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* HSI, H-shares +1.1 pct; CSI300 +0.2 pct
* China banks, property, Tencent lead HK rebound
* Chow Tai Fook up 4.5 pct ahead of interim earnings
* Geely, Sunac dive after block sales priced at discounts
By Clement Tan
HONG KONG, Nov 29 (Reuters) - Hong Kong and China shares rose for the first time in four days on Thursday, after a prominent U.S. lawmaker raised hopes of a deal to resolve the U.S. fiscal policy standoff, but turnover was weak, pointing fragile confidence in the market.
U.S. House of Representatives Speaker John Boehner voiced optimism that Republicans could broker a deal with the White House to avoid year-end austerity measures, just one day after comments from U.S. Senate Majority Leader Harry Reid dented hopes of a deal late on Tuesday.
The Hang Seng Index and the China Enterprises Index of the top Chinese listings in Hong Kong both went into the midday trading break up 1.1 percent.
"It's not the best time to be making big positional changes now. Most investors are waiting for policy guidance on the structural reforms the Chinese leadership has been talking a lot about," said Alan Lam, Julius Baer's Greater China equity analyst.
On the mainland, the CSI300 Index of the largest Shanghai and Shenzhen listings rose 0.2 percent, while the Shanghai Composite Index edged up 0.1 percent from its lowest closing level since January 2009 set on Wednesday.
Shanghai volume neared lows for the year, Hong Kong turnover at midday was its lowest in nearly four weeks.
Lam said sectors such as Chinese property and Internet-related names such as Tencent Holdings present greater earnings clarity in the near to medium term.
On Thursday, Tencent rose 0.9 percent, recovering from losses in the first three days of the week. It is now up 64 percent on the year, compared to the 19 percent gain on the Hang Seng Index and a 5.8 percent rise on the China Enterprises Index.
China Resources Land, one of two pure China property components on the Hang Seng Index, went into the midday break up 3.5 percent after earlier testing its highest intraday level in more than three years.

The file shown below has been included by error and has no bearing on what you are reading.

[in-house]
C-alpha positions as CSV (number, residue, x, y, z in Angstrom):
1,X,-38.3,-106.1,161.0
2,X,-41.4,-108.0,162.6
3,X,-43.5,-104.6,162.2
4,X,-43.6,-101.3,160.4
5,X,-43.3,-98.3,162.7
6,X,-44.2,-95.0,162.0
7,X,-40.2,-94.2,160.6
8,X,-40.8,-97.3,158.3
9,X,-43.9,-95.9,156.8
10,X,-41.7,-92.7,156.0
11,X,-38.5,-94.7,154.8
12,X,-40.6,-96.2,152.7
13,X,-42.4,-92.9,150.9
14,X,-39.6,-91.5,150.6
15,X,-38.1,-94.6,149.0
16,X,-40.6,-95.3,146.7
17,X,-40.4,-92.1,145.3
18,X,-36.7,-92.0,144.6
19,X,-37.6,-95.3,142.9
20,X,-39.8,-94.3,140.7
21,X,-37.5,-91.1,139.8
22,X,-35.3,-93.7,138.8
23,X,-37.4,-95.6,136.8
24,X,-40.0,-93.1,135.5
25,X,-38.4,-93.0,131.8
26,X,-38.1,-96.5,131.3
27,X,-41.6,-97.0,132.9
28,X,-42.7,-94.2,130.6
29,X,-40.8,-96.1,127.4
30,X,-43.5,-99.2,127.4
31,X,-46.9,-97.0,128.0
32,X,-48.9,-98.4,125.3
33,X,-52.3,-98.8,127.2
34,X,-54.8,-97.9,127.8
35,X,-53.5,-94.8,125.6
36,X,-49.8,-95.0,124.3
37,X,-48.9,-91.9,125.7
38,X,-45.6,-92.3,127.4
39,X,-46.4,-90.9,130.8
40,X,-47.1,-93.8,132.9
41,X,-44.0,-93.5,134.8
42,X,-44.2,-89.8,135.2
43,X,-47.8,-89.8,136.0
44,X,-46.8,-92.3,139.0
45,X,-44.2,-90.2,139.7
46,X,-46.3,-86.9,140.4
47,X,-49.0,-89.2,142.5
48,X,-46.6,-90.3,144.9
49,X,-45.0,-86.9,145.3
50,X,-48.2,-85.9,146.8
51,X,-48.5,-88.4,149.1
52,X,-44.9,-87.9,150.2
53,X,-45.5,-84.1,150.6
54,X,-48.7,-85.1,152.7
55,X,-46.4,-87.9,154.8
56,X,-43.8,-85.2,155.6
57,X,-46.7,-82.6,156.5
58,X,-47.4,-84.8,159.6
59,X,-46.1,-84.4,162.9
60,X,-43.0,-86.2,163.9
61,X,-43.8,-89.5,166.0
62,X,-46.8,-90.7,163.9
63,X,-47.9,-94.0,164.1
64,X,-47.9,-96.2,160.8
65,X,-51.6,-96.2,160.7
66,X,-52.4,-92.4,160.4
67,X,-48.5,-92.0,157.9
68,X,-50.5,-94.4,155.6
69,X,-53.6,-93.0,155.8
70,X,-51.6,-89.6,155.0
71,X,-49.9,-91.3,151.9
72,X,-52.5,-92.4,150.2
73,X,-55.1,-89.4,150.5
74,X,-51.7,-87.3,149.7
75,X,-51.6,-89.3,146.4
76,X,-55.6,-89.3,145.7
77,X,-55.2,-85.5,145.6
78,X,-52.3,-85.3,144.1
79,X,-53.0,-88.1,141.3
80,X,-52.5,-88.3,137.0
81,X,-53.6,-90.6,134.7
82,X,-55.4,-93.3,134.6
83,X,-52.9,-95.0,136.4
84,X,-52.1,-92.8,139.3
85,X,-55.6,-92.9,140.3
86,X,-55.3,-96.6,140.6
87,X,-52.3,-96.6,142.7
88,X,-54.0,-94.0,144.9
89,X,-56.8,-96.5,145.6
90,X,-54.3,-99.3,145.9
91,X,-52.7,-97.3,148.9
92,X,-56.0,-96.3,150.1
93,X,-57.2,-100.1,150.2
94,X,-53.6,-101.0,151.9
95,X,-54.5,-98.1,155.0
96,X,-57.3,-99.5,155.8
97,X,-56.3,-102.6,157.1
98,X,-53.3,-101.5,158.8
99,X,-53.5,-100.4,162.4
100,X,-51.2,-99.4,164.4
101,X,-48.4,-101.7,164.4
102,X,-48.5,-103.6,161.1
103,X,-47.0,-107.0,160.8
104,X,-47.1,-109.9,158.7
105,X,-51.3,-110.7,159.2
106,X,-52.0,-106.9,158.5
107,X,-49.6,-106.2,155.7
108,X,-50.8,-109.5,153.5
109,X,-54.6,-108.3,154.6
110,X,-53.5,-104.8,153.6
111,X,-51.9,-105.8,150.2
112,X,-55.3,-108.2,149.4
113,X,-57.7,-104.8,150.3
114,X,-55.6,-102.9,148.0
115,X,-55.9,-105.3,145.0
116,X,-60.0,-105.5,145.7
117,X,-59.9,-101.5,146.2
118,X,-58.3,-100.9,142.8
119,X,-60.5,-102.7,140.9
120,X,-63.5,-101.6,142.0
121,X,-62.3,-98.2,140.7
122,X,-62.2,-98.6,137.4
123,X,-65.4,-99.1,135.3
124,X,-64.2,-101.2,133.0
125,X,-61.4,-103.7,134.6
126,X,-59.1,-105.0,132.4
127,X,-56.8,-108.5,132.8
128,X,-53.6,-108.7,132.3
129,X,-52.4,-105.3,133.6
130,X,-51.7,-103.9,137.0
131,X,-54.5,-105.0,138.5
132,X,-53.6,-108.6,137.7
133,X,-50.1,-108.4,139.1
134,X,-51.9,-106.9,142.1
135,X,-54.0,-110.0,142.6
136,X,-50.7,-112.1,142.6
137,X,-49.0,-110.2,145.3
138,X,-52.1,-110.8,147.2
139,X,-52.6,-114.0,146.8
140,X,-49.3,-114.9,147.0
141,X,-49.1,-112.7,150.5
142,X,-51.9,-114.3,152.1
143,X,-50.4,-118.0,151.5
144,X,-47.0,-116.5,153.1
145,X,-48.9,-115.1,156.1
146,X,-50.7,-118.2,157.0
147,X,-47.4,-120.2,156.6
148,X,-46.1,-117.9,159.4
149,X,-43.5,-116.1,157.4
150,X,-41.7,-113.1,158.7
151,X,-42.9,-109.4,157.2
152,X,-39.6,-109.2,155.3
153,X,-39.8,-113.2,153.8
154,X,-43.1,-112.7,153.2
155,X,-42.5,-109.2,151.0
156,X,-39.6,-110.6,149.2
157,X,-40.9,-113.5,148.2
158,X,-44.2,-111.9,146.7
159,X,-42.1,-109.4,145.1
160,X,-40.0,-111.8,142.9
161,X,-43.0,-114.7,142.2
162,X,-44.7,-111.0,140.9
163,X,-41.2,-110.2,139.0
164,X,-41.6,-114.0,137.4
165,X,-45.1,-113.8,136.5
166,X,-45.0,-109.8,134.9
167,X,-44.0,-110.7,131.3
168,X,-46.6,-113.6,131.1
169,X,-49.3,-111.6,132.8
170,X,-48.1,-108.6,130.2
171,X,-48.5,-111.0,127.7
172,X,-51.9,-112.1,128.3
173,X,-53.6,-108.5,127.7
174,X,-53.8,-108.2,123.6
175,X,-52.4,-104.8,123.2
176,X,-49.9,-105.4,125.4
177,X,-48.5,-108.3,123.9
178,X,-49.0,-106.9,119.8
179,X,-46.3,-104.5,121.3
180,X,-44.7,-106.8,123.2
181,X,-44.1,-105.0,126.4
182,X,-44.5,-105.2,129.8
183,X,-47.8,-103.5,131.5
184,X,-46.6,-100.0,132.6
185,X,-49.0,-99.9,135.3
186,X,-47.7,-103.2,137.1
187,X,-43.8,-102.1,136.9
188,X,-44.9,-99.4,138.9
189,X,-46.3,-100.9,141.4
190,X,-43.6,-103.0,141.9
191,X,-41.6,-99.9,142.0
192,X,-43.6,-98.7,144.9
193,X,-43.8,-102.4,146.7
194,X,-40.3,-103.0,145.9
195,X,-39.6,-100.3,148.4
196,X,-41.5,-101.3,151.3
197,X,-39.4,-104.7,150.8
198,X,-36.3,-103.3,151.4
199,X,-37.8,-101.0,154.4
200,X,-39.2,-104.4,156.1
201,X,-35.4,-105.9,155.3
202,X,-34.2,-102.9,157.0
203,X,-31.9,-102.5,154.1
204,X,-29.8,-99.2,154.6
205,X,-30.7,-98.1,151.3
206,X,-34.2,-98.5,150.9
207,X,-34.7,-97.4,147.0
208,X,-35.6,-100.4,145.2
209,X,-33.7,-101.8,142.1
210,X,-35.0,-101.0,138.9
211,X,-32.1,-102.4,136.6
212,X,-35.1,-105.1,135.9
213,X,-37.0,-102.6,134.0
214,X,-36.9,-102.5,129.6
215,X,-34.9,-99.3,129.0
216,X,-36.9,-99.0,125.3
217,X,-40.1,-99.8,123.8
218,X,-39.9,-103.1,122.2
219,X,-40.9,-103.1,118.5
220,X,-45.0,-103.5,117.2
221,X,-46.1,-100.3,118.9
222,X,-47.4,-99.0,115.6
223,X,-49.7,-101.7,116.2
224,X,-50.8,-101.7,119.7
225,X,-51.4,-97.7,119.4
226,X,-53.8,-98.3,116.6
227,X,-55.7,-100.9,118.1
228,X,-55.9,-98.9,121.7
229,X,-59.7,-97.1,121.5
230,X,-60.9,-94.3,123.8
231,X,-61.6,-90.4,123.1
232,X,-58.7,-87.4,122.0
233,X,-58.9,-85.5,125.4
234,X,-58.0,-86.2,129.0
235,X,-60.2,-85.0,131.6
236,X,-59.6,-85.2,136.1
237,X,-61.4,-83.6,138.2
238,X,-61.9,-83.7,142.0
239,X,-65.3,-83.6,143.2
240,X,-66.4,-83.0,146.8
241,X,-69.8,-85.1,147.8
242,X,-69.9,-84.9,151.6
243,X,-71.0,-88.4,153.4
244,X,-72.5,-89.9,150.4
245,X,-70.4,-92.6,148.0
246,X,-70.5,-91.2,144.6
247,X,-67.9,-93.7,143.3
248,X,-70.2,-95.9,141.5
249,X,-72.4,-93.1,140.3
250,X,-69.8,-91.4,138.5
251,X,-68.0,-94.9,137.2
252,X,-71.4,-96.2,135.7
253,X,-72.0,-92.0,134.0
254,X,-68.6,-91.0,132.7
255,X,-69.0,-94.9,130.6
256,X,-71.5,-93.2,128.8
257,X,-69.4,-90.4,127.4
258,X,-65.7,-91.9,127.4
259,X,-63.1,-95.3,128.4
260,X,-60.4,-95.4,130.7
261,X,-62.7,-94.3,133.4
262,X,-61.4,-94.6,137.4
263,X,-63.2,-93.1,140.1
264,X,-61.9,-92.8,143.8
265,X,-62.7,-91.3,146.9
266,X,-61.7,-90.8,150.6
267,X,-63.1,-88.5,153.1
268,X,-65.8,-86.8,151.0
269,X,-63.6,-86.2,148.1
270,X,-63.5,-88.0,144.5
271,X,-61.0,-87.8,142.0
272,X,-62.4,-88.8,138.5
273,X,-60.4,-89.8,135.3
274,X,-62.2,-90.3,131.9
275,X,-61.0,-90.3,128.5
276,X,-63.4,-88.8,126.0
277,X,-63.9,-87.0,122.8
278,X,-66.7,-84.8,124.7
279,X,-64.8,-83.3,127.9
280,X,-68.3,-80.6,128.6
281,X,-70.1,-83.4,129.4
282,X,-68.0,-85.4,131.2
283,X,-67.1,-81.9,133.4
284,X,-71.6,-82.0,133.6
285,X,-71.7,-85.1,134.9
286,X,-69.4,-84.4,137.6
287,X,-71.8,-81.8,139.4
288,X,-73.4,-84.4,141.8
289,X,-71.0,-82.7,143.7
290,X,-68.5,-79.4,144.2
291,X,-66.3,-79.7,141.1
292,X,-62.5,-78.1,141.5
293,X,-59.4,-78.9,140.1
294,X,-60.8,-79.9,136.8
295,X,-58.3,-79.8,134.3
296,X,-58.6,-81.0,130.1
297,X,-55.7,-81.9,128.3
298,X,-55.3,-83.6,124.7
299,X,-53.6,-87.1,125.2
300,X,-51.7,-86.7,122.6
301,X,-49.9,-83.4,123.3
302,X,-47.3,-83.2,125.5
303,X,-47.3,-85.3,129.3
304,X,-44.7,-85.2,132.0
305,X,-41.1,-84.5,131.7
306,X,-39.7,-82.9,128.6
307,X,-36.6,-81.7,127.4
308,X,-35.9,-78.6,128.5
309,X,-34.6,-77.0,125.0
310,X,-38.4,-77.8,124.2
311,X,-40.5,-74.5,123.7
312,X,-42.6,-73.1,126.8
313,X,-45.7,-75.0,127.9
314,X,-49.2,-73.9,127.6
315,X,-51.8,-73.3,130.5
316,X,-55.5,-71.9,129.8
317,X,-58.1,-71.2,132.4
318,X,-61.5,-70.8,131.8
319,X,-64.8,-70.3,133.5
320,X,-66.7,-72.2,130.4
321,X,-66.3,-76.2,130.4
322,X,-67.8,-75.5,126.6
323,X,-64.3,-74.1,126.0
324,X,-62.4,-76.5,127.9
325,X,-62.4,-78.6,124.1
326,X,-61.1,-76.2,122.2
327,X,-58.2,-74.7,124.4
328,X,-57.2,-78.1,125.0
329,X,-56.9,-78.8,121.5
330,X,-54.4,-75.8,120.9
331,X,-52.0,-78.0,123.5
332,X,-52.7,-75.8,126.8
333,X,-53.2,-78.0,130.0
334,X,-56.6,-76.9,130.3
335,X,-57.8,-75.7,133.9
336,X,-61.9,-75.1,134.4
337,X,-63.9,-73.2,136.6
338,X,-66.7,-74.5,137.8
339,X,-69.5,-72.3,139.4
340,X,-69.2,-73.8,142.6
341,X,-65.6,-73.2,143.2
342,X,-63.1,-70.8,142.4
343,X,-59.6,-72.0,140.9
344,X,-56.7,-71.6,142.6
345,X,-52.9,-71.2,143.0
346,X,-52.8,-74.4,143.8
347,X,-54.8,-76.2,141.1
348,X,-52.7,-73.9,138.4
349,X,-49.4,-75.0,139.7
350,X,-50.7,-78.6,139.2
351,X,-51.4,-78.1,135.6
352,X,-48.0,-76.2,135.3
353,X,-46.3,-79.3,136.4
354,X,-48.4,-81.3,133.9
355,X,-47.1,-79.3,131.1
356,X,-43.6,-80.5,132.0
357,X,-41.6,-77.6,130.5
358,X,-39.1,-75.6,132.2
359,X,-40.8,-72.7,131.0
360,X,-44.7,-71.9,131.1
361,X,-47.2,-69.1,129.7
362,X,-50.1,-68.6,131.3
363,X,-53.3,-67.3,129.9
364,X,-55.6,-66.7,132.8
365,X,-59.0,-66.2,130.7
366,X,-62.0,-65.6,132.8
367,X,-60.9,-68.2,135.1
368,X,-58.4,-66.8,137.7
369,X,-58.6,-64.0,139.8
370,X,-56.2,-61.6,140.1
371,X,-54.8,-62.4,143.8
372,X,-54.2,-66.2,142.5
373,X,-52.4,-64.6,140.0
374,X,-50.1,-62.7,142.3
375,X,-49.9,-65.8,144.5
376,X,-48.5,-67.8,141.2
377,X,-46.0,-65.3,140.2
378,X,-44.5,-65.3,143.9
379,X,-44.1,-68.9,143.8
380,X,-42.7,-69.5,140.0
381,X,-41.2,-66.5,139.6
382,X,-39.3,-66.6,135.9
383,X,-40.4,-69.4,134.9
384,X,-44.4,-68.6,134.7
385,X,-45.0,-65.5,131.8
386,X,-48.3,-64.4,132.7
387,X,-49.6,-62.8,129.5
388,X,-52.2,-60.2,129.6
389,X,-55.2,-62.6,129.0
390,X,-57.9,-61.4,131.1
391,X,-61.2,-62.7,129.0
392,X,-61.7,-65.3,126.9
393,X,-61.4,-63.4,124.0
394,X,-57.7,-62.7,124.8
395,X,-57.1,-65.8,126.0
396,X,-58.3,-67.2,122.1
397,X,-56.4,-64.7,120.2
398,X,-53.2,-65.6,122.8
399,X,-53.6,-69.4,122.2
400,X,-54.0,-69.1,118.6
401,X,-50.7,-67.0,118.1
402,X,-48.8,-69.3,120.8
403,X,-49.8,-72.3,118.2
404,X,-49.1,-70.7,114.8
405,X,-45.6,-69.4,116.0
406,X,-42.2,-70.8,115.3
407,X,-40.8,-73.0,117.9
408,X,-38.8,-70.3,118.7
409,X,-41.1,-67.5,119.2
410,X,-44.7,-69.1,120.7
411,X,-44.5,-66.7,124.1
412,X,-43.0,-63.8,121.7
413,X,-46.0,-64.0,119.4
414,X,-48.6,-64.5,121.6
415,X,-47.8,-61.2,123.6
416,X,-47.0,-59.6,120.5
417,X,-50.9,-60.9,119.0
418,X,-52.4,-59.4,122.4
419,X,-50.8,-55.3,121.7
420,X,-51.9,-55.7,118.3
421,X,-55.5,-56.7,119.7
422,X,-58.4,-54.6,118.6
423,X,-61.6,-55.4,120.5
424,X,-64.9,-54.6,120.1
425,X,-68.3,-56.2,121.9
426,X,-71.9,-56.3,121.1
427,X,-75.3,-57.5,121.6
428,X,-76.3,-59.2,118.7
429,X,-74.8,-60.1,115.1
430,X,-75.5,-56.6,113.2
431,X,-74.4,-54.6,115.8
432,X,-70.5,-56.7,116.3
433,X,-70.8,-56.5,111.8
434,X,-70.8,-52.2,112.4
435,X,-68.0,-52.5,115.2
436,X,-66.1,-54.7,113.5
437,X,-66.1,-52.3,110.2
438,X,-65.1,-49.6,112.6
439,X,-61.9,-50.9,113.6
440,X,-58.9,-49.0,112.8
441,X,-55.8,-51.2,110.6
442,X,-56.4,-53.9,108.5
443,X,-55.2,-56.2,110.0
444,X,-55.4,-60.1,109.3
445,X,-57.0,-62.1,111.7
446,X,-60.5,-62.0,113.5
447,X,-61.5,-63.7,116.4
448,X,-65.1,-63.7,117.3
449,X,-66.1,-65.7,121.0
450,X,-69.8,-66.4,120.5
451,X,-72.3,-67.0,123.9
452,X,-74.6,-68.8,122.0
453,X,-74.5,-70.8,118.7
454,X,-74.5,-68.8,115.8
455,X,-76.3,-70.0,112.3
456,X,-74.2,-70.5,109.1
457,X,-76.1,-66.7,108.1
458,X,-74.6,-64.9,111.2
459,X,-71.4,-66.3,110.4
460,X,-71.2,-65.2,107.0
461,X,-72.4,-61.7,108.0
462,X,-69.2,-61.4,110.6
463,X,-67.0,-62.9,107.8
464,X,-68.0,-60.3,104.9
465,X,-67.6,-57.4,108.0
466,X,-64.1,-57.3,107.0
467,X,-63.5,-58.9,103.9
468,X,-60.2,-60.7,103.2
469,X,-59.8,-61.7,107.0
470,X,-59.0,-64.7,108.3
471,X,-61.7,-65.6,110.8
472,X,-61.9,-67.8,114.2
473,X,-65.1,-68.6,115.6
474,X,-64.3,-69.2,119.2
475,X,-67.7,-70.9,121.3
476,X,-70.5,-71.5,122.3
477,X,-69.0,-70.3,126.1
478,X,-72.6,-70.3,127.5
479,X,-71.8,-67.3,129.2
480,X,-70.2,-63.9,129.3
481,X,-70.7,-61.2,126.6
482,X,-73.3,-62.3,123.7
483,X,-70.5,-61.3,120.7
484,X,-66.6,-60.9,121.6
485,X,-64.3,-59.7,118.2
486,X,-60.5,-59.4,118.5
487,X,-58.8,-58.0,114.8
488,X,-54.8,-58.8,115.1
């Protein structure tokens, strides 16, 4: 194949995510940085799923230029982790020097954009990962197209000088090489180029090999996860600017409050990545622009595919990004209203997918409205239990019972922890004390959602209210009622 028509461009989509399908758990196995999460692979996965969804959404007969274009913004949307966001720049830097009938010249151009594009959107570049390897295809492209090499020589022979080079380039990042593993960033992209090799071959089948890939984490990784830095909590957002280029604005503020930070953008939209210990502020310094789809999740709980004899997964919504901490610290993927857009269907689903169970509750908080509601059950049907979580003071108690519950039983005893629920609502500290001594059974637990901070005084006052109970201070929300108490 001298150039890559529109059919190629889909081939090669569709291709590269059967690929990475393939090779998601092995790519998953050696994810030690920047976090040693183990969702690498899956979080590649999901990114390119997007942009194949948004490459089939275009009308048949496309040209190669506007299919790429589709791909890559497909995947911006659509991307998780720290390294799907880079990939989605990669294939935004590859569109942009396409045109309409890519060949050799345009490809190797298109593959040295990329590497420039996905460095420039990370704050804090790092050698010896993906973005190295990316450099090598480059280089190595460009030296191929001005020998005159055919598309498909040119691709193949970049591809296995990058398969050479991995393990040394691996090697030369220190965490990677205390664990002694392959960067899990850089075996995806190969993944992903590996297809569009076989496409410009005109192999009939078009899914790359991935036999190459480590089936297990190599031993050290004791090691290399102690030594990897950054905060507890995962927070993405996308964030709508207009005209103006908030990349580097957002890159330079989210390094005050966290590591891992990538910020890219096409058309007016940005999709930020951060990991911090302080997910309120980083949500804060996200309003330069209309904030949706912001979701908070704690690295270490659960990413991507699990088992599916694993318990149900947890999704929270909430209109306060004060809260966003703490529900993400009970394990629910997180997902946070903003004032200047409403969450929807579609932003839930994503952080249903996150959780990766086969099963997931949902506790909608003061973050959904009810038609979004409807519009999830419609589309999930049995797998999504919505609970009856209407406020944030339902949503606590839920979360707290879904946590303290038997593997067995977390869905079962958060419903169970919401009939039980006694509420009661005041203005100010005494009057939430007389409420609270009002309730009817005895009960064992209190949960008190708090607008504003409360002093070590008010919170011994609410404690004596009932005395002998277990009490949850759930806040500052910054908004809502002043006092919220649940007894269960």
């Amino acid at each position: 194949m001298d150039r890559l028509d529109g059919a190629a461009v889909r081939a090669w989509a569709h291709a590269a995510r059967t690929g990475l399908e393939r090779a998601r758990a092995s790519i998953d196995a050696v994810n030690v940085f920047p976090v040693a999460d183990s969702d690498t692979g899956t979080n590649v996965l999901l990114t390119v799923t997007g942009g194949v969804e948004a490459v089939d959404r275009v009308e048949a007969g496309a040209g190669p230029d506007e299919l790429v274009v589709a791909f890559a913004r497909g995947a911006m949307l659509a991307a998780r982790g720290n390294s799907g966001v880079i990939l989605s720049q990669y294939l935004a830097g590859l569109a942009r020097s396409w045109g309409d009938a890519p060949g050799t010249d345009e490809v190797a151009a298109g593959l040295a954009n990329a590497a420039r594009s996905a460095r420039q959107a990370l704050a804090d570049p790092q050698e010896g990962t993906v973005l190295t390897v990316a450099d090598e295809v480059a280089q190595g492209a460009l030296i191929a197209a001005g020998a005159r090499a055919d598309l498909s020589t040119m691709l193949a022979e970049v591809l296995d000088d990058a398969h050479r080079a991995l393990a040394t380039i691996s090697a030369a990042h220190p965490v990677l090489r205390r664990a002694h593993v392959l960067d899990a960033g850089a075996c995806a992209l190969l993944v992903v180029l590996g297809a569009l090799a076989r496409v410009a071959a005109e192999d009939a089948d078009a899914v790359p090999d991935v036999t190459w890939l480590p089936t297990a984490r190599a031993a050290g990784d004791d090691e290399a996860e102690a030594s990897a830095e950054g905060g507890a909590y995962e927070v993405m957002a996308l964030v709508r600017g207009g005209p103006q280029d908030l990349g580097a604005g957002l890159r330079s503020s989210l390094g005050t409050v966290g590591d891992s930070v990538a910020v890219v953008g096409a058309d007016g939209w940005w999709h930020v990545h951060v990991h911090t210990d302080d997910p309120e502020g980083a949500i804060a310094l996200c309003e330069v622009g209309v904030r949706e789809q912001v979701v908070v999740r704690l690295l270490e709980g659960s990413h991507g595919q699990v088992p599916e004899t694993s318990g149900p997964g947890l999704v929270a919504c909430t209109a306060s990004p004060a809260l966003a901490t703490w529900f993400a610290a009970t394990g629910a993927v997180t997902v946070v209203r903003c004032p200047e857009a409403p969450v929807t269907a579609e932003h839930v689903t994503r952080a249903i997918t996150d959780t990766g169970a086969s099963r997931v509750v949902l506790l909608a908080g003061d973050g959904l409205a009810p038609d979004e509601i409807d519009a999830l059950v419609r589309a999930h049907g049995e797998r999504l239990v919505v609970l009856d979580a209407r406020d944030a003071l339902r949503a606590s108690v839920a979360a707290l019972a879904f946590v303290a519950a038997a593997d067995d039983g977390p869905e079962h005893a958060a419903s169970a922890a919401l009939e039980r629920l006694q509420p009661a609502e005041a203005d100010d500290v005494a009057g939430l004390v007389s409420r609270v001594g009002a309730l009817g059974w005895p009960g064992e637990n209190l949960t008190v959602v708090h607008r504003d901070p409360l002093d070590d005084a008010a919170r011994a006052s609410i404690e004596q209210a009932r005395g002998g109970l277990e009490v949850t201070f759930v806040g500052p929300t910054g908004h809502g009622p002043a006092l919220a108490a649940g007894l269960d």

The Chinese banking sector was among the biggest index movers in Hong Kong, also recovering most of losses made earlier in the week. China Construction Bank rose 2.1 percent, while Industrial and Commercial Bank of China gained 1 percent.
The liquor sector was among the bigger index boosts on the mainland after a contamination scare involving Jiugui Liquor last week. Jiugui slipped 3.1 percent in Shenzhen, but sector heavyweights Wuliangye rose 0.8 percent and Kweichow Moutai inched up 0.3 percent.
A-share weakness this week has dragged the Hong Kong market down all week, but in sign that domestic Chinese retail investors could be preparing a return, the state-run China Securities Journal newspaper reported that stock trading accounts saw the first net inflow from bank accounts last week, the first since the start of November.
In their preview of the Chinese stock markets for 2013, Goldman Sachs strategists said less volatility in China's GDP growth will see the market shift focus from cyclical to structural reform plays.
They reiterated mass market consumption as a theme for the new year, expecting it to be supported by a policy focus on safety nets and a reduction of wealth disparity.
Chow Tai Fook, the China-focused jewelery retailer, which is the world's biggest by market cap, rose 4.5 percent ahead of its interim earnings expected after the market close on Thursday. It is up 12.6 percent this month.
But a strong move against corruption by China's new leadership would be negative for some consumer discretionary names, said Julius Baer's Lam. Luxury brands such as Chow Tai Fook, could suffer.
Eight of 24 analysts have downgraded their full year earnings-per-share estimates for Chow Tai Fook by an average of 17.4 percent in the last 30 days, according to Thomson Reuters StarMine.
Chinese automaker Geely Automobile declined 2.2 percent to HK$3.50 after Goldman Sachs Principal Investment Area launched an up to $262 million selldown in an indicative range of HK$3.30 to HK$3.40 each.
Property developer Sunac China Holdings lost 2.1 percent to HK$4.75 after local press reported Bain Capital offered shares at HK$4.42 to HK$4.50 each, an up to 8.9 percent discount to its Wednesday's closing price.